Read the Fine Print: Is Your Financial Aid Good for All Four Years?

Posted by IPFW Admissions Team on 5/12/16 8:00 AM

Magnifying glass hovering over textFinancial aid packages are an important source of funding, and for many families, a necessary one. Some students (especially first generation students) and families may be unfamiliar with how financial aid awards work, and that there are a few important “fine print” items to look out for in order to better understand how your award works.

Let’s get started.

  1. Which parts of your award are one-time-only?

    One major “fine print” item students and parents often miss is what parts of your financial aid award is “each year” and what parts are “one time only.” It’s very common for colleges to offer scholarships (especially merit-based) to incoming freshmen, but many of these are only awarded for that first year.

  2. Which parts of this award do you have to pay back?

    Scholarships, grants, subsidized loans, unsubsidized loans… This can all be confusing if you’ve never been through the process before. Make sure you understand which parts of the award are “free” money and which you will have to pay back.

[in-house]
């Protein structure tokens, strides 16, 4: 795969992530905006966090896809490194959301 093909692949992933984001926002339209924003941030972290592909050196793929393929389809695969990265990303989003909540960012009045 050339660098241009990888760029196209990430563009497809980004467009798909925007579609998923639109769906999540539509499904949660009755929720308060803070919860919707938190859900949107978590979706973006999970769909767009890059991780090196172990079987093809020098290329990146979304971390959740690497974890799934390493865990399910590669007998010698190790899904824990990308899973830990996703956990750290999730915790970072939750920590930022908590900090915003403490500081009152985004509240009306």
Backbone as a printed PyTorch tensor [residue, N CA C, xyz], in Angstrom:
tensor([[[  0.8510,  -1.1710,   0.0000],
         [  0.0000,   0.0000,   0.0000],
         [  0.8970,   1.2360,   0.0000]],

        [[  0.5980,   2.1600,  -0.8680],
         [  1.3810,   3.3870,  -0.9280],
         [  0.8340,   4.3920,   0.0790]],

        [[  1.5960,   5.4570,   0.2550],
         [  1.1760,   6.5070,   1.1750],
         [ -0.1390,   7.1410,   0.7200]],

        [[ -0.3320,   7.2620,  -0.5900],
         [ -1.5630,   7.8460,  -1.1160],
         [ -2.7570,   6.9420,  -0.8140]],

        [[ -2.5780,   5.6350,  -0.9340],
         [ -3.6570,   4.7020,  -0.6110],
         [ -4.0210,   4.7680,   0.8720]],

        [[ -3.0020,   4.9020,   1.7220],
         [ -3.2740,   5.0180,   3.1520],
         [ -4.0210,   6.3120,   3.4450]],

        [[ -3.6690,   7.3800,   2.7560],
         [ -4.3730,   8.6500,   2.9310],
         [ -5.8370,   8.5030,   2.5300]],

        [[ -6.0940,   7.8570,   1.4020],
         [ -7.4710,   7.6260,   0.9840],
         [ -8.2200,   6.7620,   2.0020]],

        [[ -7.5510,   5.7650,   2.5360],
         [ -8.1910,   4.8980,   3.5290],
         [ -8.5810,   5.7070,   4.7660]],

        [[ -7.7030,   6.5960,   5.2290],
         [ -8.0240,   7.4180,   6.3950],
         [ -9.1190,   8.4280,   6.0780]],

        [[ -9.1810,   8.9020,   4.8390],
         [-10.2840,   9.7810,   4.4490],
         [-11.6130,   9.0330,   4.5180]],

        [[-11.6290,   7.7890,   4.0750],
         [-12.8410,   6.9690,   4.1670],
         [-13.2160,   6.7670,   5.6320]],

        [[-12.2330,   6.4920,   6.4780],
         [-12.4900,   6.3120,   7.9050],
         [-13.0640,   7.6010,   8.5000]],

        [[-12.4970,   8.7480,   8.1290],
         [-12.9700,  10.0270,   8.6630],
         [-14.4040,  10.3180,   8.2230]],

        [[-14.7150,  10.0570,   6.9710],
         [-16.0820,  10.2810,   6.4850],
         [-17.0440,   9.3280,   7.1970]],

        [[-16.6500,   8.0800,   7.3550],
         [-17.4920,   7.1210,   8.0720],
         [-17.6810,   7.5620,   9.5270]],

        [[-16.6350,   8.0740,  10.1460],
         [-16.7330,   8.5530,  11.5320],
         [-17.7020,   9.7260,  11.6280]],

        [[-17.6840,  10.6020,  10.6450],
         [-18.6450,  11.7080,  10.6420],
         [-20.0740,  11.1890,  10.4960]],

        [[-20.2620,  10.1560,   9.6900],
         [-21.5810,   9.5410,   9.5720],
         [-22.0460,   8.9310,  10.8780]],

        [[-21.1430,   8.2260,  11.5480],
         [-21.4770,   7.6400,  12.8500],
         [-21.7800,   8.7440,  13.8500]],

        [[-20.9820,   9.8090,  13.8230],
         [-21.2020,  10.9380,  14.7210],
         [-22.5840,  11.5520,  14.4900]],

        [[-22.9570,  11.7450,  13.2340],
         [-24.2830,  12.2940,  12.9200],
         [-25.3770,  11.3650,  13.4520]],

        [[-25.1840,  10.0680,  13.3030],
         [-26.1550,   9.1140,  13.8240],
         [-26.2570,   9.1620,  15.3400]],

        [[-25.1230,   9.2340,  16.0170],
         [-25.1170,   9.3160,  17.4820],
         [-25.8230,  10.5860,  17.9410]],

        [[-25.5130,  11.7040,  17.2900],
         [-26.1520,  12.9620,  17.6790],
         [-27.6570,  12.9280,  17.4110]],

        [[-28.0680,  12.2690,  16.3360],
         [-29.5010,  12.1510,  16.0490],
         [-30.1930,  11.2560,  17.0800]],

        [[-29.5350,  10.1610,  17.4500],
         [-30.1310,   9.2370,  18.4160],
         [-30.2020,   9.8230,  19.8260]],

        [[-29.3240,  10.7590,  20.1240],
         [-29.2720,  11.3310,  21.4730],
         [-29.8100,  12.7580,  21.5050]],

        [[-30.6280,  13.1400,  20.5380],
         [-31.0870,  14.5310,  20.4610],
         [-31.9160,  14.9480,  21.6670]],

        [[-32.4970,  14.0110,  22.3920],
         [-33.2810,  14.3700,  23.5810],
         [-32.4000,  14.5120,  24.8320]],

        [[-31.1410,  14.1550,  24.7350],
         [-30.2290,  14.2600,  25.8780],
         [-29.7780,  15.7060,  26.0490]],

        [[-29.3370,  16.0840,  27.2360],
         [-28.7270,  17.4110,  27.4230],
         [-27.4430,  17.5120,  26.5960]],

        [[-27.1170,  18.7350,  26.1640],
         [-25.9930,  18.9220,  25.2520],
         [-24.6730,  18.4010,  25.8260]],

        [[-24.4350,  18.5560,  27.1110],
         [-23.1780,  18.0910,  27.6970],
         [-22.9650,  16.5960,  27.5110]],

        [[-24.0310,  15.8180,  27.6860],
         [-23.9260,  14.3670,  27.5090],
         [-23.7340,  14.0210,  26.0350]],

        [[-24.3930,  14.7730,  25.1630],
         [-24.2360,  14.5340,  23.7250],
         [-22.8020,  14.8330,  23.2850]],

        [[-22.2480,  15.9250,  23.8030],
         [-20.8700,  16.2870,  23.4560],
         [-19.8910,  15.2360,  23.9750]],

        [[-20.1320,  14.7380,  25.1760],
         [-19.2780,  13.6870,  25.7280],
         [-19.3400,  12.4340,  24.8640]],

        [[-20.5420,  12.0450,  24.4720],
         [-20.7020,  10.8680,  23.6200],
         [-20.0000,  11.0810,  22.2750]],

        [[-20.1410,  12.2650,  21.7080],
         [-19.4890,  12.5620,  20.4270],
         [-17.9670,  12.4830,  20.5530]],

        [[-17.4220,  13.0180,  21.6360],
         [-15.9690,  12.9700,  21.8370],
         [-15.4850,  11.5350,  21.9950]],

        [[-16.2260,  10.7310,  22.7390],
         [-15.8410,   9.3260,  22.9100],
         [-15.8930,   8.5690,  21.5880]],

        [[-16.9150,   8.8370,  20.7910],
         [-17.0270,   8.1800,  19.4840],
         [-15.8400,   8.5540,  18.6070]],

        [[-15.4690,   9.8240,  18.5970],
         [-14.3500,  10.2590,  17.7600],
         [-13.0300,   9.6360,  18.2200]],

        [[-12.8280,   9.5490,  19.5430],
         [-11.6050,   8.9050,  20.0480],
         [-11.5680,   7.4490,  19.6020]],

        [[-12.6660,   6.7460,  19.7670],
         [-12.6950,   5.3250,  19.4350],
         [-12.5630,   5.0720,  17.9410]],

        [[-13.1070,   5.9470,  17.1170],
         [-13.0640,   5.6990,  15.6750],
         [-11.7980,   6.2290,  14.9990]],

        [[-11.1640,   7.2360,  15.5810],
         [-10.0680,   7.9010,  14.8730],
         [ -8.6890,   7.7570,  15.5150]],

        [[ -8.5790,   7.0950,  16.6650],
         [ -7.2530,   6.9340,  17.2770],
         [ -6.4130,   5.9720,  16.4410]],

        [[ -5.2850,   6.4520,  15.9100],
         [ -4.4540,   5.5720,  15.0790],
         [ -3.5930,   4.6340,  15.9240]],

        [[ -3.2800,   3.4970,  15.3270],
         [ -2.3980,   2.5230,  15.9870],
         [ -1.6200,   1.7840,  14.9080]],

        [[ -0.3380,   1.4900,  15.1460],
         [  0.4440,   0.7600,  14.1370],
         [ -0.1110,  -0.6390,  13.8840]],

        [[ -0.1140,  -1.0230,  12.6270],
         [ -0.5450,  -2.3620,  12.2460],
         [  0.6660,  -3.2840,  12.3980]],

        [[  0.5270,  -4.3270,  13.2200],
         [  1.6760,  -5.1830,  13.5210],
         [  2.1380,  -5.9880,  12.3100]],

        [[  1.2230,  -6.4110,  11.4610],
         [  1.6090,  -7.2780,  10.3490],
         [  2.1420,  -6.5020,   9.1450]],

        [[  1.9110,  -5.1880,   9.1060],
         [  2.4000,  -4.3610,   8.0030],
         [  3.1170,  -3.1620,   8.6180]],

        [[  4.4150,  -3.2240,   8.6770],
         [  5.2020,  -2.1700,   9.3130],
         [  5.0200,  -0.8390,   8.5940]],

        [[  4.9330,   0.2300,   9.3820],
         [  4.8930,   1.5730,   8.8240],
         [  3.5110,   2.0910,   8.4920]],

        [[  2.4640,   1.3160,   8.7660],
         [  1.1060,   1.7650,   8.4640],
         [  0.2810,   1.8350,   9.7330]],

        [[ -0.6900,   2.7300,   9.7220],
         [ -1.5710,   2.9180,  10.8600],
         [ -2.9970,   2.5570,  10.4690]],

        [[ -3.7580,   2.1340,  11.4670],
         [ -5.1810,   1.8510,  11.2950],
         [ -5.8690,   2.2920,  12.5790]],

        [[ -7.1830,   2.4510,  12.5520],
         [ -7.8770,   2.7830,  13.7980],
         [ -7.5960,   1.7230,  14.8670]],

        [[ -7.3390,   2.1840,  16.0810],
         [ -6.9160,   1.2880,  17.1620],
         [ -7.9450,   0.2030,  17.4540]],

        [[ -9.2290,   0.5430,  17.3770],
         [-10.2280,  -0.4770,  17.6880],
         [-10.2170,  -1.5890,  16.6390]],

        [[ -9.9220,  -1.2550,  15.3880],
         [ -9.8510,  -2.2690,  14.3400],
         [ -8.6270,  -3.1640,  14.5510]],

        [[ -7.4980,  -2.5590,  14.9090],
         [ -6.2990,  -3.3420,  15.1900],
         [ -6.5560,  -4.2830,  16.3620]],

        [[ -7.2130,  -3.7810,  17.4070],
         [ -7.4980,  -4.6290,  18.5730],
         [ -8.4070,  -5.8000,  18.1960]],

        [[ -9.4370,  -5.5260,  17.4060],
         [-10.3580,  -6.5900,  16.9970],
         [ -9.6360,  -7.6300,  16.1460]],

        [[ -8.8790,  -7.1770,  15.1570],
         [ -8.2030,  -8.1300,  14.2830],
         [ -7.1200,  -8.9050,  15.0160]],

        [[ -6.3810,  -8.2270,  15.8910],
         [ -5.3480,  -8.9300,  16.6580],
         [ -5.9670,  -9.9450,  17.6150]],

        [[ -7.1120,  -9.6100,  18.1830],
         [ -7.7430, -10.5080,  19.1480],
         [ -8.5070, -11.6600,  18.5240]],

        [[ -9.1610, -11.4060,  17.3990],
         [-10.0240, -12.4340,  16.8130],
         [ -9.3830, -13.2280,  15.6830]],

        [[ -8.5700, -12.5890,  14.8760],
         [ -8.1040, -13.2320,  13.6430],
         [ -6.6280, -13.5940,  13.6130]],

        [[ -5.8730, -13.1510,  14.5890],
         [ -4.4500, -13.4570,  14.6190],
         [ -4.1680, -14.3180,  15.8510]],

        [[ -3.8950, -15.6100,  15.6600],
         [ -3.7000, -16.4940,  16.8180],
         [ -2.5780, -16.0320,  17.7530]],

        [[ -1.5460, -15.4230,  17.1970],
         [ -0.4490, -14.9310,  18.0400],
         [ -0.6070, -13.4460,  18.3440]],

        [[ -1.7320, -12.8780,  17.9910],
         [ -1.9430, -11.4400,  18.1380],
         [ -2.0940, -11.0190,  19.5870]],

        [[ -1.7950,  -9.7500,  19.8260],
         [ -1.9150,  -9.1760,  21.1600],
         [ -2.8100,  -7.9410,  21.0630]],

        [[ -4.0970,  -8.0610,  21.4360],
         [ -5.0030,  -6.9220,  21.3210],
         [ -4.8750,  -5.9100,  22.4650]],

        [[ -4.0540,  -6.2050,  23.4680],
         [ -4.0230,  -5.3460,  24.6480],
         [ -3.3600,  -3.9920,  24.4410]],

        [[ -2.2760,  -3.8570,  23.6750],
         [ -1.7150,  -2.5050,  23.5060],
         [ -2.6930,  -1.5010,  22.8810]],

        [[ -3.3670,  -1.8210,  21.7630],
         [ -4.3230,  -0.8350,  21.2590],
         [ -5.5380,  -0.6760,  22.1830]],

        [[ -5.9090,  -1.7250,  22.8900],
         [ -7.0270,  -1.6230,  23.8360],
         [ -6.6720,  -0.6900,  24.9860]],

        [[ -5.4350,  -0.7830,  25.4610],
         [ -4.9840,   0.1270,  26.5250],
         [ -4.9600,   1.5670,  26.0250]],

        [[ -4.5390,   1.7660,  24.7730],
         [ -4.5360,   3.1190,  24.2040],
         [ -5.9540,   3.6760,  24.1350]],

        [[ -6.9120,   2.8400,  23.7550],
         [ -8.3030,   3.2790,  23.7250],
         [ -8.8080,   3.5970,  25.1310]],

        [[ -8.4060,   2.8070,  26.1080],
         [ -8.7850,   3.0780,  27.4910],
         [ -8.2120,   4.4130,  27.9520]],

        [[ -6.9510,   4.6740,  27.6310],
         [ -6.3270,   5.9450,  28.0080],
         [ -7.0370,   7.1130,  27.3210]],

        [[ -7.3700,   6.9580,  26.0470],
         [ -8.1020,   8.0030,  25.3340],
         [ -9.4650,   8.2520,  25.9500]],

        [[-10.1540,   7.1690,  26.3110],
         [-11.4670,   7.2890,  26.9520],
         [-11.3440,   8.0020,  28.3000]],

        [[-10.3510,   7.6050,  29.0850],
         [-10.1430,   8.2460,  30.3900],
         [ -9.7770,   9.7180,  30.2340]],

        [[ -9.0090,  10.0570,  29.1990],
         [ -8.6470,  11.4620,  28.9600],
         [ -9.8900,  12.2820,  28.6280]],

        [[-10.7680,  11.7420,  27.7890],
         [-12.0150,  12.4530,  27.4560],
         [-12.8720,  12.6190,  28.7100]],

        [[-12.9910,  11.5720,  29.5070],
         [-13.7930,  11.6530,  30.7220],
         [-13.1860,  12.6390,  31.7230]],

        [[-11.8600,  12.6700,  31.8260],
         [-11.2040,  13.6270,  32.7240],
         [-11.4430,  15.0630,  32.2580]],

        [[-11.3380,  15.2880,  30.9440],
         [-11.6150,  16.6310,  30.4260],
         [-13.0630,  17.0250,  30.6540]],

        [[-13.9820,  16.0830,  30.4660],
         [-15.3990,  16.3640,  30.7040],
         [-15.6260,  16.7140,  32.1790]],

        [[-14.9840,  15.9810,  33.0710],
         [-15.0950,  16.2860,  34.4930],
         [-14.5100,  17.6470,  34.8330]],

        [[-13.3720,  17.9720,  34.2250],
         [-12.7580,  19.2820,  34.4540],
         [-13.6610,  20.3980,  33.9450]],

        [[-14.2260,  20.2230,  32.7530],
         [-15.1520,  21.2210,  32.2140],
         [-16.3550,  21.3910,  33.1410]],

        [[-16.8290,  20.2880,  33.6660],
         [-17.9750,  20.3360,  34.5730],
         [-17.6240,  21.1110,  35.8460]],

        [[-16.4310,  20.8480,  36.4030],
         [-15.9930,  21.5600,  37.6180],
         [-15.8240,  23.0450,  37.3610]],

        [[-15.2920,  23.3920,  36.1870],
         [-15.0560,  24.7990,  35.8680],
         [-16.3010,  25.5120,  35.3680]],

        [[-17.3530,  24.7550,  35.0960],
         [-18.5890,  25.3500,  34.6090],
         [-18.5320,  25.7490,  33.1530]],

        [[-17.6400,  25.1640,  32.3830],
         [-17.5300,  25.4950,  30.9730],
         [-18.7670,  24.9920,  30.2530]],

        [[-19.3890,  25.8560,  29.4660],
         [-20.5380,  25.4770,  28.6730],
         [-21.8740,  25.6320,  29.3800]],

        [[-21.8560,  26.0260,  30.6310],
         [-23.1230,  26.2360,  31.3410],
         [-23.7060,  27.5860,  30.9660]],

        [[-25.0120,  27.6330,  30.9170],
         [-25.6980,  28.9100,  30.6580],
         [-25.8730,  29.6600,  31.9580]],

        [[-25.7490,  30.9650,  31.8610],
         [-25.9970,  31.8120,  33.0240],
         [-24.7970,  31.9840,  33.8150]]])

3. Which parts of this award may change if my family’s finances change?

    Changes to your family’s finances (such as one of your parents getting a raise) will impact your need-based aid award as calculated by the FAFSA (which is why students must file the FAFSA each year).

  4. Are there GPA requirements for me to keep my scholarships?

    Most renewable academic scholarships often require you to remain in “good academic standing” (having a certain minimum GPA each semester).

  5. How much should I expect tuition to increase each year?

    So this last one isn’t necessarily a question about your financial aid award so much as it is an important one to keep in mind when considering how much you’ve been awarded. Even if you keep all your scholarships each year, most colleges increase tuition annually (to account for inflation, university-wide projects, etc.). From 2014-2015, the average increase in tuition was 3.7% at private colleges and 2.9% at public universities.

Remember, these are just a few basic guidelines to get you started, and with specific details thrown in, things can get confusing. When in doubt, reach out to an admissions counselor for assistance. Download the Scholarships eBook today for more help with getting (free!) money to pay for school in addition to your financial aid.

Download eBook: Free Money for College (How Scholarships Work and How to Get Them)

Topics: Financial Aid, Student Loans, Scholarships





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